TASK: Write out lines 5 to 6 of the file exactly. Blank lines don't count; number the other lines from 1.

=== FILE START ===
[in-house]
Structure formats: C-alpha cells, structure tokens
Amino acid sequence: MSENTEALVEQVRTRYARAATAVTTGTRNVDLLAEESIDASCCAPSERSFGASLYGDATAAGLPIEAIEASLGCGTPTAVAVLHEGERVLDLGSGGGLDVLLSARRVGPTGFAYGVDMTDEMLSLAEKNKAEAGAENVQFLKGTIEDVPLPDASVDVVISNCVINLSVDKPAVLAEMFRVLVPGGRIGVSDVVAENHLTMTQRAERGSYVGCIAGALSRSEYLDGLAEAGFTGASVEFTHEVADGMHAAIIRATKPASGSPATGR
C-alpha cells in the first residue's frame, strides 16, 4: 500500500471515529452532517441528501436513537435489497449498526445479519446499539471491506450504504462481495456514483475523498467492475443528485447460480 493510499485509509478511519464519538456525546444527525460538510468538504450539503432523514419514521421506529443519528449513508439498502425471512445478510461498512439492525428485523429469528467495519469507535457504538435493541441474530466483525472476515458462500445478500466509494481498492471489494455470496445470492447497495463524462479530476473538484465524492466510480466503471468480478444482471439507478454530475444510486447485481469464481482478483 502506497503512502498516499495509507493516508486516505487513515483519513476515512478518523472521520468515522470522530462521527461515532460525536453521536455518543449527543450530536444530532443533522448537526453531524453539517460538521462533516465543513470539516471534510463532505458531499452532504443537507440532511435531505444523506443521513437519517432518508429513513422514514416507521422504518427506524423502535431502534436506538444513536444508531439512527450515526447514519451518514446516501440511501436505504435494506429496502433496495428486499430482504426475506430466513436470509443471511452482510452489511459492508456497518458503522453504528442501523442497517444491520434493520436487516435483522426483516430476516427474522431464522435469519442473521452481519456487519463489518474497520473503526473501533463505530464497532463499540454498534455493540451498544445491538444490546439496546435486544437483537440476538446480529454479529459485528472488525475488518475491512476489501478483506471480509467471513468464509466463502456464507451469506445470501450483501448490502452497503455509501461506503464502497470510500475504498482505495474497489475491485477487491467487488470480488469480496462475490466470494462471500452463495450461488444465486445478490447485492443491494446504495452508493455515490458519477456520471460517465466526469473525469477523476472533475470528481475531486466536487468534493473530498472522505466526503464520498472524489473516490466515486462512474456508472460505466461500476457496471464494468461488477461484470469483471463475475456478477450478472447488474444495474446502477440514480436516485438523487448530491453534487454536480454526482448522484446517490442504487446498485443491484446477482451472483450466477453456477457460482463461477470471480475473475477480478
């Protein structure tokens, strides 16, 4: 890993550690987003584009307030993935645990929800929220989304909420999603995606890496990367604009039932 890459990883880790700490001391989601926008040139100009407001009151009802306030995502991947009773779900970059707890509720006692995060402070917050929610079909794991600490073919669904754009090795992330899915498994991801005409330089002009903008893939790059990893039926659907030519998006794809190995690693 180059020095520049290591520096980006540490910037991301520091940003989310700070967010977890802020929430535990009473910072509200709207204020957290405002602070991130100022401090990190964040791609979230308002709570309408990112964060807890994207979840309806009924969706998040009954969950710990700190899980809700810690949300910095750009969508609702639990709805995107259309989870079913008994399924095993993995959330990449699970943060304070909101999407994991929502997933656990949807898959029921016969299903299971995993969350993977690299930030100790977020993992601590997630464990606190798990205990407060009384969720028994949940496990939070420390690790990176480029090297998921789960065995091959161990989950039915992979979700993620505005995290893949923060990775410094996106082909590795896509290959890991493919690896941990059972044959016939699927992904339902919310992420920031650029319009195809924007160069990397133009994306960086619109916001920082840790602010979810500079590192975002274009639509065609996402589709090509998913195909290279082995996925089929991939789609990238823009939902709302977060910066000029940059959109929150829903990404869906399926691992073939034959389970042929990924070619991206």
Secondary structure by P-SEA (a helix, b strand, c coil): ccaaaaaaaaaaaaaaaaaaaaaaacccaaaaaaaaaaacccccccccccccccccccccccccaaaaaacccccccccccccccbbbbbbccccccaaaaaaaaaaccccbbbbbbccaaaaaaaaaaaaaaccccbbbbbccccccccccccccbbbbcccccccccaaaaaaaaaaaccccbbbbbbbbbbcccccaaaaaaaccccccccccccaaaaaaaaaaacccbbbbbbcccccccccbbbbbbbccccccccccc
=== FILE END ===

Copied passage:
């Protein structure tokens, strides 16, 4: 890993550690987003584009307030993935645990929800929220989304909420999603995606890496990367604009039932 890459990883880790700490001391989601926008040139100009407001009151009802306030995502991947009773779900970059707890509720006692995060402070917050929610079909794991600490073919669904754009090795992330899915498994991801005409330089002009903008893939790059990893039926659907030519998006794809190995690693 180059020095520049290591520096980006540490910037991301520091940003989310700070967010977890802020929430535990009473910072509200709207204020957290405002602070991130100022401090990190964040791609979230308002709570309408990112964060807890994207979840309806009924969706998040009954969950710990700190899980809700810690949300910095750009969508609702639990709805995107259309989870079913008994399924095993993995959330990449699970943060304070909101999407994991929502997933656990949807898959029921016969299903299971995993969350993977690299930030100790977020993992601590997630464990606190798990205990407060009384969720028994949940496990939070420390690790990176480029090297998921789960065995091959161990989950039915992979979700993620505005995290893949923060990775410094996106082909590795896509290959890991493919690896941990059972044959016939699927992904339902919310992420920031650029319009195809924007160069990397133009994306960086619109916001920082840790602010979810500079590192975002274009639509065609996402589709090509998913195909290279082995996925089929991939789609990238823009939902709302977060910066000029940059959109929150829903990404869906399926691992073939034959389970042929990924070619991206």
Secondary structure by P-SEA (a helix, b strand, c coil): ccaaaaaaaaaaaaaaaaaaaaaaacccaaaaaaaaaaacccccccccccccccccccccccccaaaaaacccccccccccccccbbbbbbccccccaaaaaaaaaaccccbbbbbbccaaaaaaaaaaaaaaccccbbbbbccccccccccccccbbbbcccccccccaaaaaaaaaaaccccbbbbbbbbbbcccccaaaaaaaccccccccccccaaaaaaaaaaacccbbbbbbcccccccccbbbbbbbccccccccccc